When I started this project, I knew absolutely nothing about CAD. I also did not have context for what projects would be reasonable for a complete beginner. Therefore, I started my CAD journey by reading blogs about projects for beginners. I found two major themes: furniture, and accessories. A few projects piqued my interest: a phone stand, a coffee mug, and a student desk. I hope to try all three of these at some point.

examples of cad projects I researched. From left to right:phone stand, coffee mug, office desk.
CAD Project Examples: Phone Stand, Coffee Mug, Office Desk

I chose to model the office desk because it could be built with regular shapes and would allow me to learn how to fit pieces together across different dimensions. I then examined my desk to estimate the dimensions of an ideal desk, and to identify ways I could improve my current desk. I estimated that my desk is 4′ by 2′. I wished my desk was a bit wider so I would have more room to work. I also wished it had more storage space because it is always messy. Additionally, I wanted a pencil holding cup that is fixed to the desk so it cannot tip over.

My Current Desk

I started my design process by roughly sketching different views of the desk I wanted to model. I included some important dimensions so I would have a place to start once I launched the CAD software.

From left to right: rough sketches of desktop, front view of desk, and 3-D view of drawer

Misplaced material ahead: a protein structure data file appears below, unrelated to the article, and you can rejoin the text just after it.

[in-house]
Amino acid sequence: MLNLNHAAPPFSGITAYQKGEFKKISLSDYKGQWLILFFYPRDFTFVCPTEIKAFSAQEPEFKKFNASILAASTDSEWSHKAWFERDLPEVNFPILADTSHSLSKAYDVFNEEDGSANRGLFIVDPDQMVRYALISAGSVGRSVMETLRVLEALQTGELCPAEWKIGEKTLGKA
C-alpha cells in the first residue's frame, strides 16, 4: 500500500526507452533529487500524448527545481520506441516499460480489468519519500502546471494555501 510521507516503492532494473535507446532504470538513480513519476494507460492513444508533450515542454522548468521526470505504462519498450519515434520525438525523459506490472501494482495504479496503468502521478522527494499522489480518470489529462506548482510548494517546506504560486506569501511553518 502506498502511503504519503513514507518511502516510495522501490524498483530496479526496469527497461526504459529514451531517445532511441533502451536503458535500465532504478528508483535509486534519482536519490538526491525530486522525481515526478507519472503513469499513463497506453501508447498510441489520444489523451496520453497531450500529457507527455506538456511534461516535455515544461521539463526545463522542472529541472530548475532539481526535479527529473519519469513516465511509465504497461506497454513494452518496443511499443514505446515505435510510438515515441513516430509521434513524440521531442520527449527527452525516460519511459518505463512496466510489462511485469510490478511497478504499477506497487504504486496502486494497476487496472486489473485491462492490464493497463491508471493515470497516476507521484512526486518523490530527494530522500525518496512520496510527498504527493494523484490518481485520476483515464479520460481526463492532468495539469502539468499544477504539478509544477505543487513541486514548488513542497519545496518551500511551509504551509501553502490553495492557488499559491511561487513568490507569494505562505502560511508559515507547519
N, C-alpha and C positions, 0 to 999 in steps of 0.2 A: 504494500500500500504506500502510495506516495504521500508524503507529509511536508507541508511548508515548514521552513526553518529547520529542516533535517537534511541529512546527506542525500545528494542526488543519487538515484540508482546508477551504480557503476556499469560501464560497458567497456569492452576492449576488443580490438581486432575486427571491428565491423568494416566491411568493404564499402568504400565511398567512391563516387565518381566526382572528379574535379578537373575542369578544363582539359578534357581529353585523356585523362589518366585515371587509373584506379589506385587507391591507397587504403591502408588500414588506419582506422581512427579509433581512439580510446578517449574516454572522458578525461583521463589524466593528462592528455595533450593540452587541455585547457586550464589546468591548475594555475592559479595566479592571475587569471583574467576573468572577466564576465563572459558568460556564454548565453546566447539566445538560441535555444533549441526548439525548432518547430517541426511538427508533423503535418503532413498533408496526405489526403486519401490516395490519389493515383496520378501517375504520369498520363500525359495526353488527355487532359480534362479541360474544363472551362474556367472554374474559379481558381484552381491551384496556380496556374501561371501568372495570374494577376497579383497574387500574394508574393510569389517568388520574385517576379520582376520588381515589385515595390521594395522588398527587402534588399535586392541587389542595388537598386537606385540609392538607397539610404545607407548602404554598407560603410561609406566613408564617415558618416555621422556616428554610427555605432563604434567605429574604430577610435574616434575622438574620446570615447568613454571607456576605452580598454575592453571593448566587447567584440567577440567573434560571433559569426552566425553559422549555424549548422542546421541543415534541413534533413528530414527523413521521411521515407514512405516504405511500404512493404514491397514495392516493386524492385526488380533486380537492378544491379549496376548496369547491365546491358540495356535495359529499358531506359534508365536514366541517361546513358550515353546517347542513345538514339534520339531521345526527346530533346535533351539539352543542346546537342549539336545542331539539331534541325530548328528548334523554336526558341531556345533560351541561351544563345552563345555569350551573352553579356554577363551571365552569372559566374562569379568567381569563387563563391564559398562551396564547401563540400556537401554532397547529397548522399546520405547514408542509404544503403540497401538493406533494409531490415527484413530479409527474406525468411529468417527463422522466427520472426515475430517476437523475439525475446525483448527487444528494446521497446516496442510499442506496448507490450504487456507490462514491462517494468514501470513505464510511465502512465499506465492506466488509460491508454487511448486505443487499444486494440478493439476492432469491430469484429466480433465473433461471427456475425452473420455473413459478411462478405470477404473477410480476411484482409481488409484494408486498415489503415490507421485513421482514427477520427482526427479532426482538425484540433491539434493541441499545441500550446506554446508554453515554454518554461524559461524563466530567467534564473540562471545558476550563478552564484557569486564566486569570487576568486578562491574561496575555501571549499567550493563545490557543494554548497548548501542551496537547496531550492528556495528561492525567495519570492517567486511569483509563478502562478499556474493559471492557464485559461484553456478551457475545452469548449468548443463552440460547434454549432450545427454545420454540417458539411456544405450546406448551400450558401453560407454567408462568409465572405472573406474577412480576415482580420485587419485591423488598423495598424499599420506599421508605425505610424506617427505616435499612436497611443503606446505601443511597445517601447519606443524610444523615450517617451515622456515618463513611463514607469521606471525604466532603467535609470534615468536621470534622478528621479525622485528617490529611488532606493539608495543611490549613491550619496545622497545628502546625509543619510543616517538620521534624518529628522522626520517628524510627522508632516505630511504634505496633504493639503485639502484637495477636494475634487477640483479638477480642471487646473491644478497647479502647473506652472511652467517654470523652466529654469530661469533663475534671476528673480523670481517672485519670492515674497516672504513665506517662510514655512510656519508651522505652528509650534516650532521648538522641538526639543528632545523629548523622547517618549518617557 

After drawing these rough sketches, I had spent about 5 hours on this project and was ready to break for the day. I felt ready to start modeling my desk when I started working again. I chose to stick to SolidWorks because it was the software I had some familiarity with from Nilay’s presentation. I also wanted to use SolidWorks so I could get help from the TAs and other students when I got stuck.

I first drew my tabletop on the top plane because it was the dimension I was most certain about. I drew a rectangle for the tabletop and used the smart dimension tool to define its dimensions as 140 x 80cm. I knew I wanted to make this tabletop have some thickness to model a piece of wood. However, I did not know how to turn a 2D rectangle into a 3D solid. I looked up this issue and learned that there is an “extrude” tool that would allow me to add thickness to a planar shape. I used the extrude tool to create a tabletop with a thickness of 2cm. From this point forward, I used 2cm as the thickness for all faces of my object.

My next goal was to create legs for my table. I wanted to do this by attaching slabs of wood perpendicular to the table. I wanted two sets of drawers, so I needed 4 slabs of wood. This process was much more difficult than the tabletop creation. I spent a lot of time randomly clicking before I realized I could use the “bottom” view to display the bottom of the tabletop. Once I discovered this, I flipped the table upside down and created rectangles spaced 30cm apart. I planned to extrude these rectangles to make table legs. I also left some room between the edge of the table and the legs so I would have space to add a back to the table. I wasn’t sure how to make a back face but wanted to leave space just in case. I manually created and defined dimensions for the first two rectangles before I found a “copy” tool to duplicate the rectangles. I defined as many parameters as possible because I could not determine which were dependent on each other. In future projects, I will clean up this issue with better planning of the dependencies between parts prior to modeling.